Talking Rocks, Talking Sky: Authors of Books that Bridge Oral and Earth/Planetary History to Visit Houghton April 14-15
Two distinguished authors from Duluth, Ron Morton and Carl Gawboy, will visit Houghton and Michigan Tech as part of the Carnegie Seminar Series in Keweenaw Natural History. Morton is a geologist and emeritus professor from the University of Minnesota Duluth. Gawboy is an Ojibwa elder and well-known artist. They have taught unique classes together that bridge legend and geological science.
There will be two special public events in Houghton. On Tuesday, April 14, there will be a reception at the Carnegie Museum Community Room at 6 p.m. where discussion, introductions and light refreshments will be featured. This will be followed by a joint presentation titled “Talking Rocks: Common Ground Geology in the Lake Superior Region and Native Americans.”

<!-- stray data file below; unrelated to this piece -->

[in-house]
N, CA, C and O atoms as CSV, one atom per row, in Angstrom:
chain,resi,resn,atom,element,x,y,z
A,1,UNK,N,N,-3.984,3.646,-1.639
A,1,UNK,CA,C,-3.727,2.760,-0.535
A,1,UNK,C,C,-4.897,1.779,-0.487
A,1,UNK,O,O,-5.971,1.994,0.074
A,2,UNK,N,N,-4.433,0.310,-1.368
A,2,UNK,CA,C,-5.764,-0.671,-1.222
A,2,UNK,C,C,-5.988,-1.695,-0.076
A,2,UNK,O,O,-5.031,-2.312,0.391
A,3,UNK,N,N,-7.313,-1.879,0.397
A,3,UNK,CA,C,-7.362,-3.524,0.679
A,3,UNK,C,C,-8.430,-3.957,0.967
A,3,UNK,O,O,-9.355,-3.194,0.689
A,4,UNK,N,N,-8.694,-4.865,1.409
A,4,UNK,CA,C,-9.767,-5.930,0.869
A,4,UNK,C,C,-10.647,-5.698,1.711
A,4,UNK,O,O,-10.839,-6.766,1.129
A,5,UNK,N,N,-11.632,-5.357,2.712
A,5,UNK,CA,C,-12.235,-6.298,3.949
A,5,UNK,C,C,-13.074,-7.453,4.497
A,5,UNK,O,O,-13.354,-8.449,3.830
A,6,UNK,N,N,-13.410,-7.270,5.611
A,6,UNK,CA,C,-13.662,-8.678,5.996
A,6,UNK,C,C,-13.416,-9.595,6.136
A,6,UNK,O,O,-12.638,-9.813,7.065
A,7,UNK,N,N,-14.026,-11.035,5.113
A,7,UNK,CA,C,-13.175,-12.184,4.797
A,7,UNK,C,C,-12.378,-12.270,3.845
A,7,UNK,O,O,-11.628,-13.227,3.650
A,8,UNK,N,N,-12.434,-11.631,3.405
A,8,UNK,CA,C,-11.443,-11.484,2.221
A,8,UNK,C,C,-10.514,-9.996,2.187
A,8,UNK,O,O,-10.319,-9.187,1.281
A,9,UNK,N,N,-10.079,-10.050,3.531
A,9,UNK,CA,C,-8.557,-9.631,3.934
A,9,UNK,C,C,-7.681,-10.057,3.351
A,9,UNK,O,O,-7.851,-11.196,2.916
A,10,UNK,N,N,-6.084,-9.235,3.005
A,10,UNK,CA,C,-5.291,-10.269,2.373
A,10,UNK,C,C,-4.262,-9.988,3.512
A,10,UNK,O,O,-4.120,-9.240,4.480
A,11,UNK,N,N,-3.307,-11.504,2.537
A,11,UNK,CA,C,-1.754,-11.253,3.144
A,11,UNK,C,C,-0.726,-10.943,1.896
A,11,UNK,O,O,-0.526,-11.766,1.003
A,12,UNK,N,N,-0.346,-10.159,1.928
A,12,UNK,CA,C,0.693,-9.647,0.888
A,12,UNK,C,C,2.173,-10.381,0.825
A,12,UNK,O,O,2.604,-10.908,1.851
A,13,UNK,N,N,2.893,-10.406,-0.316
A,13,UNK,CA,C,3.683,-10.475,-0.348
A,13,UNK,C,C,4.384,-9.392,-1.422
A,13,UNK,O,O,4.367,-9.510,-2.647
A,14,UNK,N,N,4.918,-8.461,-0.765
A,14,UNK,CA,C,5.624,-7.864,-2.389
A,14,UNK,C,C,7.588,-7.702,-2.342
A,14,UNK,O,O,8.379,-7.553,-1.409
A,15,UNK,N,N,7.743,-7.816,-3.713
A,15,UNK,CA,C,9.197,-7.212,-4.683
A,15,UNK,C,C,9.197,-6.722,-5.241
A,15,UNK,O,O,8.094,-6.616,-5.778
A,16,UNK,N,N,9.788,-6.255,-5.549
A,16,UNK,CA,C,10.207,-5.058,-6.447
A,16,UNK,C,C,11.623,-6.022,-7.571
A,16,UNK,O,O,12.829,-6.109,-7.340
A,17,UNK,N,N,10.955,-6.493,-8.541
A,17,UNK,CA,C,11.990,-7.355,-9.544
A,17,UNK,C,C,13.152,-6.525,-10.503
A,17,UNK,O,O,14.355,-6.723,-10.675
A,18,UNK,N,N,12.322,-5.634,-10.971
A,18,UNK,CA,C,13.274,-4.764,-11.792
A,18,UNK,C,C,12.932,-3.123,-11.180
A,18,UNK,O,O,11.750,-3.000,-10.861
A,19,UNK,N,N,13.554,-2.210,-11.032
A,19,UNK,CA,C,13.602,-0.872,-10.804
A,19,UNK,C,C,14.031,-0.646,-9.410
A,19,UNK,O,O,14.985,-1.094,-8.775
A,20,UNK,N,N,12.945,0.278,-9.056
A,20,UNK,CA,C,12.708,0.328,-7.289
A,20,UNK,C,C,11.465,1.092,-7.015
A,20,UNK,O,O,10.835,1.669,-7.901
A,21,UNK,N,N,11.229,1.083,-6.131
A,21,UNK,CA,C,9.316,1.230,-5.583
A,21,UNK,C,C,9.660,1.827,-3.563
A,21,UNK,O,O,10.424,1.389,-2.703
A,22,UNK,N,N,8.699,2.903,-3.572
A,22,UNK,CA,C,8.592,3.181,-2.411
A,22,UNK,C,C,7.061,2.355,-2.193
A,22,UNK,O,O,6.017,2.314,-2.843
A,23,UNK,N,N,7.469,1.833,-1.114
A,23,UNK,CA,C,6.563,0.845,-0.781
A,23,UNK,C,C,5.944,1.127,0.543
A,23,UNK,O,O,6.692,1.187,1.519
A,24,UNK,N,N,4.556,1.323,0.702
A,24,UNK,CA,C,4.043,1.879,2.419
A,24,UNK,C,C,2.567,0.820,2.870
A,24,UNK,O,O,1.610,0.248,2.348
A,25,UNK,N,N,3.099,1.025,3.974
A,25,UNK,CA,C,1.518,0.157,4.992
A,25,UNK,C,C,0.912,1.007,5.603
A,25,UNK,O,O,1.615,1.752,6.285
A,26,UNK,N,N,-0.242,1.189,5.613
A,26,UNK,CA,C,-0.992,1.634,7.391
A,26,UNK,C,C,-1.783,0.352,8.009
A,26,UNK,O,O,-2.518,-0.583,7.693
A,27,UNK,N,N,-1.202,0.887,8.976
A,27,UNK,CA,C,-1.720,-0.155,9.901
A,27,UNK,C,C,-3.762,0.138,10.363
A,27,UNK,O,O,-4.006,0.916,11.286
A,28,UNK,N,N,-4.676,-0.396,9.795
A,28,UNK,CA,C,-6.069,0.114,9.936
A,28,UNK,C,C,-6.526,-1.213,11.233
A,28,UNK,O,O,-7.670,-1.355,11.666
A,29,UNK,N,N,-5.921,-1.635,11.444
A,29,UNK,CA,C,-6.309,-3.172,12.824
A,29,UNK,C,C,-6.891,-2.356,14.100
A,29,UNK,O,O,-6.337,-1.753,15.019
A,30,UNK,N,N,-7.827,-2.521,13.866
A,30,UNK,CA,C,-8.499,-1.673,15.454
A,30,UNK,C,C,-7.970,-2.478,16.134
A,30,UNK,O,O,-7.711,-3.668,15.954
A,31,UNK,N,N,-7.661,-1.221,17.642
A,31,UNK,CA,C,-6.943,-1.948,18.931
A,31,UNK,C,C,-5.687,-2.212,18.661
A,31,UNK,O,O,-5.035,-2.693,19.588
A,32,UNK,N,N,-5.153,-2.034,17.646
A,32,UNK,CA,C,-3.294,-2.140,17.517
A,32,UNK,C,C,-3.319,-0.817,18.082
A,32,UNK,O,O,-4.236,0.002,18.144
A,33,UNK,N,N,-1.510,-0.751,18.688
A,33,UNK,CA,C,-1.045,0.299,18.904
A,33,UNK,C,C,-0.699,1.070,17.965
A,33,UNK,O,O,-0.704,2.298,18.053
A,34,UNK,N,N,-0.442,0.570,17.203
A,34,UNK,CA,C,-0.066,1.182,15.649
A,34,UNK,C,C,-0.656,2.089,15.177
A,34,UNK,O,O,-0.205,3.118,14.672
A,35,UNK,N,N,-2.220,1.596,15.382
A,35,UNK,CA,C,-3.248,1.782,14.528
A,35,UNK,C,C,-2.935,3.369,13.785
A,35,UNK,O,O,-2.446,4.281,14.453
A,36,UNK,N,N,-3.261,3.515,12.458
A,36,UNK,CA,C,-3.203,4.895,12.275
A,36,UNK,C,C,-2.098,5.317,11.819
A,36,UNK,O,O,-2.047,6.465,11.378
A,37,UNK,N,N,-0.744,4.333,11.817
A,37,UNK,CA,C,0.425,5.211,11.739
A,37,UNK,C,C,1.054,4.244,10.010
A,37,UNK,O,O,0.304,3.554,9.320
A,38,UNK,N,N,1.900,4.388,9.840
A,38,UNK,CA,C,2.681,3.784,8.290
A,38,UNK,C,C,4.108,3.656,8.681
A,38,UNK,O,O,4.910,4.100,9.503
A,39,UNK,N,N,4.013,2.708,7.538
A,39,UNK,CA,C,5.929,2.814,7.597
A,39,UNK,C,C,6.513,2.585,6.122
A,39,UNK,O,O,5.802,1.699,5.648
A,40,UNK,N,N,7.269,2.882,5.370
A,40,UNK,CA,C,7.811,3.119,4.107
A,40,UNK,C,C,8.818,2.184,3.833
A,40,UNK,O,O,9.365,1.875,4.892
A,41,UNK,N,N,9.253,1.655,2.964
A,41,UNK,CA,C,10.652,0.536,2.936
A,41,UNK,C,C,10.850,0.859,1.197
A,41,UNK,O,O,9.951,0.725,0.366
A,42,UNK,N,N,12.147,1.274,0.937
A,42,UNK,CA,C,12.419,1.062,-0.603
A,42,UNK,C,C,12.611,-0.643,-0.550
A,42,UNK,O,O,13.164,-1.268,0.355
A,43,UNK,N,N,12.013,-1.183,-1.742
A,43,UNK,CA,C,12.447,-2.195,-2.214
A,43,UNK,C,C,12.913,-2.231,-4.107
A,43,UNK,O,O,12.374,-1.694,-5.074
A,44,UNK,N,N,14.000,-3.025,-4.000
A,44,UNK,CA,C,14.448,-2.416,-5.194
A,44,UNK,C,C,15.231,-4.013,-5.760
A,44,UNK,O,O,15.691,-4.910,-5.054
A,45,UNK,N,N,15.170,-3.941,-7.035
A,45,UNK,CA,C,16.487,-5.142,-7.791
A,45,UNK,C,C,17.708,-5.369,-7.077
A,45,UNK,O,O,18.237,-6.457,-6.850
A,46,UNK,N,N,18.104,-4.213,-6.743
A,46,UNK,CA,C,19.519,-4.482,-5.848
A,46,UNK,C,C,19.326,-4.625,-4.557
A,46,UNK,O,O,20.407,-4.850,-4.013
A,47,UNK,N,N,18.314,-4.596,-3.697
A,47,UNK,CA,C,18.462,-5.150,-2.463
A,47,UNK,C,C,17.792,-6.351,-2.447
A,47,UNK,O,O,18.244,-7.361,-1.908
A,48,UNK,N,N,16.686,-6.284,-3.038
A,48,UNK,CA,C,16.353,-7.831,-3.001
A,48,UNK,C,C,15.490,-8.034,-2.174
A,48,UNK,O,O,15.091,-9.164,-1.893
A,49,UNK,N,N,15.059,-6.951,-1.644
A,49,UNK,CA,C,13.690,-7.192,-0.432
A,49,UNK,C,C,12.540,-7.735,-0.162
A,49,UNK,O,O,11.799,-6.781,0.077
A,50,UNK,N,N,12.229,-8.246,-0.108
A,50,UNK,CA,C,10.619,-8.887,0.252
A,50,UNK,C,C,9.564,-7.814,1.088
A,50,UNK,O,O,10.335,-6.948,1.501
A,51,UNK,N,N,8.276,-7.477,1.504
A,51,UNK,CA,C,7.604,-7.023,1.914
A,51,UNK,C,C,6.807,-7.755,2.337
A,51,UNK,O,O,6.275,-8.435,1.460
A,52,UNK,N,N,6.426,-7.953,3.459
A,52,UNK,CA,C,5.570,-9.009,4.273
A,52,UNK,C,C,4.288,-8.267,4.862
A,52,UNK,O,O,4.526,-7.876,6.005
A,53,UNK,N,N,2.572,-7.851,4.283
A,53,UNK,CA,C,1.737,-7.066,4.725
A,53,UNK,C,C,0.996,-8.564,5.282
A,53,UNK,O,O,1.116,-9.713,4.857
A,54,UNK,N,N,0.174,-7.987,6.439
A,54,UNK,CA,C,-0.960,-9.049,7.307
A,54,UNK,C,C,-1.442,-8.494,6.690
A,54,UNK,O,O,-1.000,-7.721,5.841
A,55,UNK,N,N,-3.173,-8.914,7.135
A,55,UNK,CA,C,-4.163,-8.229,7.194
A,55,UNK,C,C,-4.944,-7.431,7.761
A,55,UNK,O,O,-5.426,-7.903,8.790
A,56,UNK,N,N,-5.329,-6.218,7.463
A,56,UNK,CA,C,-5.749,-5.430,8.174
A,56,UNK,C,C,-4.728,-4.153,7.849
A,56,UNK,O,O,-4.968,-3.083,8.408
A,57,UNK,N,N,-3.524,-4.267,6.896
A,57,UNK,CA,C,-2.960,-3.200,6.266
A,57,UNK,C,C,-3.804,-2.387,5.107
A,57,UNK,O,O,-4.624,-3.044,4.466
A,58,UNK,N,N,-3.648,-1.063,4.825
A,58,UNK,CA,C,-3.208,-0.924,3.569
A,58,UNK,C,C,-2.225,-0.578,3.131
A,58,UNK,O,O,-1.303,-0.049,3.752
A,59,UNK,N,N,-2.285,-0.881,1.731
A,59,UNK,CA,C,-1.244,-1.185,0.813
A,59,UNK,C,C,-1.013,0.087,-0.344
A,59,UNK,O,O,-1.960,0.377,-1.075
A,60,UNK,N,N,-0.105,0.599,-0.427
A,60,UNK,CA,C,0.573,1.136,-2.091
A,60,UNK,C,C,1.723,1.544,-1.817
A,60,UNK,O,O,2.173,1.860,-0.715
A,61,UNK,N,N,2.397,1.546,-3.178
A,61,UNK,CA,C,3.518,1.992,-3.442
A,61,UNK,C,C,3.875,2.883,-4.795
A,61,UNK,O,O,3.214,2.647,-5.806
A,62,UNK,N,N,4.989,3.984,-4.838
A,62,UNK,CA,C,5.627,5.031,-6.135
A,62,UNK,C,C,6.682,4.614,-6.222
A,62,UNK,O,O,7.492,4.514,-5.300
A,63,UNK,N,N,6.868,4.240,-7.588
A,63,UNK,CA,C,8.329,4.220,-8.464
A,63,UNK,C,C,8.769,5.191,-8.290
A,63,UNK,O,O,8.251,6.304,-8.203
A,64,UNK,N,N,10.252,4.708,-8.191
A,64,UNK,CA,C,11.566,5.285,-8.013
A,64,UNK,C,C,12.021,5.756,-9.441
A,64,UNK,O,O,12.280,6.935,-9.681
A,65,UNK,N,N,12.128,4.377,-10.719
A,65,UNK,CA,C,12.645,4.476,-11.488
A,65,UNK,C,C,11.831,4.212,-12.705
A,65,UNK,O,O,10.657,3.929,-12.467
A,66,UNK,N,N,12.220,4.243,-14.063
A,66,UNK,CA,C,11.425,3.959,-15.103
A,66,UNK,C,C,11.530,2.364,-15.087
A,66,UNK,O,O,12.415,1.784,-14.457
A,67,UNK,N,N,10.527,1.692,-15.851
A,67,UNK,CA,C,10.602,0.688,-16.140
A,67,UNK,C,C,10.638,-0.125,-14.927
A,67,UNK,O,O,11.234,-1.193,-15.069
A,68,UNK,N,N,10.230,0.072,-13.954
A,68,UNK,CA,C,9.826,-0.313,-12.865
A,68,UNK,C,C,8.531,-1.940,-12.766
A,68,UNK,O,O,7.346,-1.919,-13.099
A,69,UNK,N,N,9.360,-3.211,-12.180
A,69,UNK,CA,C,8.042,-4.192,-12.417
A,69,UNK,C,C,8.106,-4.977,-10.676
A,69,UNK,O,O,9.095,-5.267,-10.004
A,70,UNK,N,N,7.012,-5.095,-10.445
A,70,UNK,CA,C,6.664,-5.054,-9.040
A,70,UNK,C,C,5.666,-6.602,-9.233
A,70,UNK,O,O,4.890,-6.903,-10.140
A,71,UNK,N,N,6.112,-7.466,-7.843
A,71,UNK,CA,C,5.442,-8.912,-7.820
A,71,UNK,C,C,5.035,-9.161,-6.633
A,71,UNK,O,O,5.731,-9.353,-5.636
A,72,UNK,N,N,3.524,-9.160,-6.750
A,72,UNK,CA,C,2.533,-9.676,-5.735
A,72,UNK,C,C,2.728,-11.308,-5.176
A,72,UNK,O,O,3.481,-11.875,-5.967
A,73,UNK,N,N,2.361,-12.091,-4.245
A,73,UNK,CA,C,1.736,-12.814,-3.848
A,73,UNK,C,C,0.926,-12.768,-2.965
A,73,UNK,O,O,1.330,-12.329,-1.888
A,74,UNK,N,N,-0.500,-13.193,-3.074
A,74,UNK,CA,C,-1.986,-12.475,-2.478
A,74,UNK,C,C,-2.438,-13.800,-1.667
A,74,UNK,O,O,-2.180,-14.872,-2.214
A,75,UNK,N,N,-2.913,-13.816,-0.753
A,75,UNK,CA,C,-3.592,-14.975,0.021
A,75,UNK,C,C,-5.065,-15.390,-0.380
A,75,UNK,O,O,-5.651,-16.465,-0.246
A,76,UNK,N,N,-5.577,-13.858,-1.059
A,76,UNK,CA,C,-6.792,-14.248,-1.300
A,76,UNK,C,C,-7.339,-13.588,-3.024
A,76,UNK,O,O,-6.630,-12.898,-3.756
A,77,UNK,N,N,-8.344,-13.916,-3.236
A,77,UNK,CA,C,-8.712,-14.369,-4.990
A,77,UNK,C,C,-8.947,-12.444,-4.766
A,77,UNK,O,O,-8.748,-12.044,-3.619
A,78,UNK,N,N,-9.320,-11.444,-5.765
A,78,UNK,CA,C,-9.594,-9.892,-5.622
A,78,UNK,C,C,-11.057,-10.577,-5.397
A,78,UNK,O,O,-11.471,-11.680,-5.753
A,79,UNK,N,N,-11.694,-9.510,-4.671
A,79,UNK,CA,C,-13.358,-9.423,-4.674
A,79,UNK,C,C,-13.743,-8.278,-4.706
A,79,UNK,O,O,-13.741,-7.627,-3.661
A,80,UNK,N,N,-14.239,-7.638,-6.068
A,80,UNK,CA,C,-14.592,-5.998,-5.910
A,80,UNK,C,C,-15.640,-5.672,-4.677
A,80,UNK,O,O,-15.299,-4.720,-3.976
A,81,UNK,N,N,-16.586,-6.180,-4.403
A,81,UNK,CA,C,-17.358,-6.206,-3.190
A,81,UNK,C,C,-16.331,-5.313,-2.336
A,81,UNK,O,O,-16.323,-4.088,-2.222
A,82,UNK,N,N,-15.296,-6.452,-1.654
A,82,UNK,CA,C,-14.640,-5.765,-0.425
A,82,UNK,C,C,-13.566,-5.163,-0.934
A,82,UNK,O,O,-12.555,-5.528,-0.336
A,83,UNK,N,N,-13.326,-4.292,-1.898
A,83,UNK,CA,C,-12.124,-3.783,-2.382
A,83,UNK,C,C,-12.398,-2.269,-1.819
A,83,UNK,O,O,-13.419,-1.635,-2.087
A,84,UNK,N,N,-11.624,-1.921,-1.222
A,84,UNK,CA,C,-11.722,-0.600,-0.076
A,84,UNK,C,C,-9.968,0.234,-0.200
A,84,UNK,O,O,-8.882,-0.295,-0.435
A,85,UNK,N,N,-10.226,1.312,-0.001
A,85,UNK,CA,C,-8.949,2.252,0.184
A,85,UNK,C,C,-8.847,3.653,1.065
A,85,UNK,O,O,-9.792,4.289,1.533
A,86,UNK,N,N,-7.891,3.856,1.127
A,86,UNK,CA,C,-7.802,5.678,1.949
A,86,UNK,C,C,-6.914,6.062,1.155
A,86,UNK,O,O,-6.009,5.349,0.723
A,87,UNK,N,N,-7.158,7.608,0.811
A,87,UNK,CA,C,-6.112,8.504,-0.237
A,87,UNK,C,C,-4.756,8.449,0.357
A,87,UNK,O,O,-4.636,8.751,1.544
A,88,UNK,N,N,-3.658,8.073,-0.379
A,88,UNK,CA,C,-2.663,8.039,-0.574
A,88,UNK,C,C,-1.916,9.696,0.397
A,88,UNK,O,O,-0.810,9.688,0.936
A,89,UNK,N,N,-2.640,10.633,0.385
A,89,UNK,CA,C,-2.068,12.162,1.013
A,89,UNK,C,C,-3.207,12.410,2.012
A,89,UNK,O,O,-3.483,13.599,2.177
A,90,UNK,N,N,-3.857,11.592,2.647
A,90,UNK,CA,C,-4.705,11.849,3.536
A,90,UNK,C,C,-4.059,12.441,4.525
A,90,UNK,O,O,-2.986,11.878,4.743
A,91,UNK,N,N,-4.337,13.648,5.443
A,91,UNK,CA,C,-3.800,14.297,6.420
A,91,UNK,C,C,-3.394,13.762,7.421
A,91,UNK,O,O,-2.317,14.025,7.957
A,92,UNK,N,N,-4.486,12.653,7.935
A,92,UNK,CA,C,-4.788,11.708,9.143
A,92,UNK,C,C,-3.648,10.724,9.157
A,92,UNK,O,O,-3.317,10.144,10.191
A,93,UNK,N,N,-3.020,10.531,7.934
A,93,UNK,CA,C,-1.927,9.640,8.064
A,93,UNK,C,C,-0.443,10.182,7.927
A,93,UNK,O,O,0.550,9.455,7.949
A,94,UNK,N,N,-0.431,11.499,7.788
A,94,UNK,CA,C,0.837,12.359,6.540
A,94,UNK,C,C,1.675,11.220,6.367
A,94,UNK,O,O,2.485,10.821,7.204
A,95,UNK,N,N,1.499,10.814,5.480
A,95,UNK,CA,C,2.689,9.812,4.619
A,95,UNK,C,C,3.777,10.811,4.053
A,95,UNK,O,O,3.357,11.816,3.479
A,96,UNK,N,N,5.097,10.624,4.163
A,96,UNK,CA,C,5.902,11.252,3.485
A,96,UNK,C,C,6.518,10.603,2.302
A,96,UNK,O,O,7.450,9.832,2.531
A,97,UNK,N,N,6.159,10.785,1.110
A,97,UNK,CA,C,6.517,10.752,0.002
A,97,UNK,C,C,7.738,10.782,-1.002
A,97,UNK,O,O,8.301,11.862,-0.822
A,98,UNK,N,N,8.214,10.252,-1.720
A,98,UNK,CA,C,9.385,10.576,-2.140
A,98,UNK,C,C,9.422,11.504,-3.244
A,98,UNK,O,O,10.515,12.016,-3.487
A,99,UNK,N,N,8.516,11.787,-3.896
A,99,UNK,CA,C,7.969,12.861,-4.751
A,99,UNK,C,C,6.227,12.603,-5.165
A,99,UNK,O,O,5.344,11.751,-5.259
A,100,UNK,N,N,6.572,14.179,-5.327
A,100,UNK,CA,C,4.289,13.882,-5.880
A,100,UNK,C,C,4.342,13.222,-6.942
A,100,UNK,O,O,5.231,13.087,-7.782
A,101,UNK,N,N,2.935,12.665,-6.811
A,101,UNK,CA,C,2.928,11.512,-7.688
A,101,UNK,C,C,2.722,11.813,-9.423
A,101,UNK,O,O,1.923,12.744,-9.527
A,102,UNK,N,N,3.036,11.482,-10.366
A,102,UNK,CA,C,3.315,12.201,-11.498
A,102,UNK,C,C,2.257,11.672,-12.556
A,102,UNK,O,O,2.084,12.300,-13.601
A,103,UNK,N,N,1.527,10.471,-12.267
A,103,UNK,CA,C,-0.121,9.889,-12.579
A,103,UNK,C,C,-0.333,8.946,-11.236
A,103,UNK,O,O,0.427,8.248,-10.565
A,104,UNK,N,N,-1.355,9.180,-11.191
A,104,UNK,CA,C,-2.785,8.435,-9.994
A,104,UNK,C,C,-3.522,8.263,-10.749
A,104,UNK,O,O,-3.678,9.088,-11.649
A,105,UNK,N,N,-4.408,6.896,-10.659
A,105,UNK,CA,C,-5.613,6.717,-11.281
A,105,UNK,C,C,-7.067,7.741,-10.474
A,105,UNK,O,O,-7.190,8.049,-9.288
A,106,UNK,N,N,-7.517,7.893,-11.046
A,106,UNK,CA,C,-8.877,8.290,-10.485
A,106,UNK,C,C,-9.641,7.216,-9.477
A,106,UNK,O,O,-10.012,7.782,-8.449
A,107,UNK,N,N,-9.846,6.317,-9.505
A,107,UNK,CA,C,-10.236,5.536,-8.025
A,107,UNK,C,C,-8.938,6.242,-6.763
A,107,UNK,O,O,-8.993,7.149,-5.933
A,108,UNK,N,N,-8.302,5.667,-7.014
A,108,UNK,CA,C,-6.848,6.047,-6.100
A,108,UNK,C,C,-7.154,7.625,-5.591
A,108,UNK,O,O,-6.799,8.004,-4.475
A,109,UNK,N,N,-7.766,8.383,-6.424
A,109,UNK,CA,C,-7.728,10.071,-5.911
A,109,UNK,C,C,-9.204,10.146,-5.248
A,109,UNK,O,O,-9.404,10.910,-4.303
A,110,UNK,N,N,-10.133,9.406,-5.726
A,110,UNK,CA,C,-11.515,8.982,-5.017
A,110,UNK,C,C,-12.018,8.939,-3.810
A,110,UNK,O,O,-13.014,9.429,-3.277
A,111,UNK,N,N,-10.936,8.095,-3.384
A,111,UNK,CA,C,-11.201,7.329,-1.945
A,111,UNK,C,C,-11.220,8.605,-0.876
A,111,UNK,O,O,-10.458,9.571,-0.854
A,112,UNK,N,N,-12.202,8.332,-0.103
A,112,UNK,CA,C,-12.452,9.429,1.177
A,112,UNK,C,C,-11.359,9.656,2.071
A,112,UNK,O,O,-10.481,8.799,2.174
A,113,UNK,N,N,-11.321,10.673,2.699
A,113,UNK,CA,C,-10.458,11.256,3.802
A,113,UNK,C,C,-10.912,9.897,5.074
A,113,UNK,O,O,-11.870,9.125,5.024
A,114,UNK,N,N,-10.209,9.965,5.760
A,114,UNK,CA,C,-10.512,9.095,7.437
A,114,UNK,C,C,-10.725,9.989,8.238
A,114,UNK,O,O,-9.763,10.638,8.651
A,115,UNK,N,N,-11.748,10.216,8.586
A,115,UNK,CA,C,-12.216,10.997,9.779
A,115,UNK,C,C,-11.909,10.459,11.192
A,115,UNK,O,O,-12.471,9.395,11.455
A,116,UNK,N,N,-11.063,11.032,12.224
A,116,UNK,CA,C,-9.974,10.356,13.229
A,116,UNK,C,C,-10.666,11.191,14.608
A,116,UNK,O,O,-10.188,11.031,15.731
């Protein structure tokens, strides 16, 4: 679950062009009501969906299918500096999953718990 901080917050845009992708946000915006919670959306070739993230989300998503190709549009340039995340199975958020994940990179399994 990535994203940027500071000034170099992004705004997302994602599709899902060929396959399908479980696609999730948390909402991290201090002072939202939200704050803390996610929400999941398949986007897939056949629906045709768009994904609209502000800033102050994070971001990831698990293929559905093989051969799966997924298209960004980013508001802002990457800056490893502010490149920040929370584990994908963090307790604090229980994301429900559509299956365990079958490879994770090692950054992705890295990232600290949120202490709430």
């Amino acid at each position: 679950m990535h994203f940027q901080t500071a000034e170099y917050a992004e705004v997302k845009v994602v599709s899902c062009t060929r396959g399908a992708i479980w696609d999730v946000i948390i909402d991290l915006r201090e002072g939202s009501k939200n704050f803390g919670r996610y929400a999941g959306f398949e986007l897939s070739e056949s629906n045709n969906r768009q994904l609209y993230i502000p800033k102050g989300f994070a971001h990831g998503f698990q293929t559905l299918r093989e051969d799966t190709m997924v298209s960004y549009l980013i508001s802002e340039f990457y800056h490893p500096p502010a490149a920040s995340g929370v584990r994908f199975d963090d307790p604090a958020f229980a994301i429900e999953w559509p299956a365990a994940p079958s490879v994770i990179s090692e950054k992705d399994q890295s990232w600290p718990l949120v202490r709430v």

On Wednesday, April 15 a book signing—for two books: Talking Rocks andTalking Sky—will be held in the East Reading Room of the Van Pelt and Opie Library at 4 p.m., followed by a joint presentation at 4:30 p.m. titled “Talking Sky: Ojibwe Constellations and Sky Stories—How They Used Them to Live On and With the Land.”
This special visit is sponsored by the Carnegie Museum of Houghton with additional support from the Departments of Geological and Mining Engineering and Sciences, and Social Sciences, the Van Pelt and Opie Library, the Indigeous Issues Discussion Group and the Isle Royale and Keweenaw National Parks Association. If you wish to meet with these visitors contact Elise Nelson 482-7140 or email@example.com.
More information about these special events is online.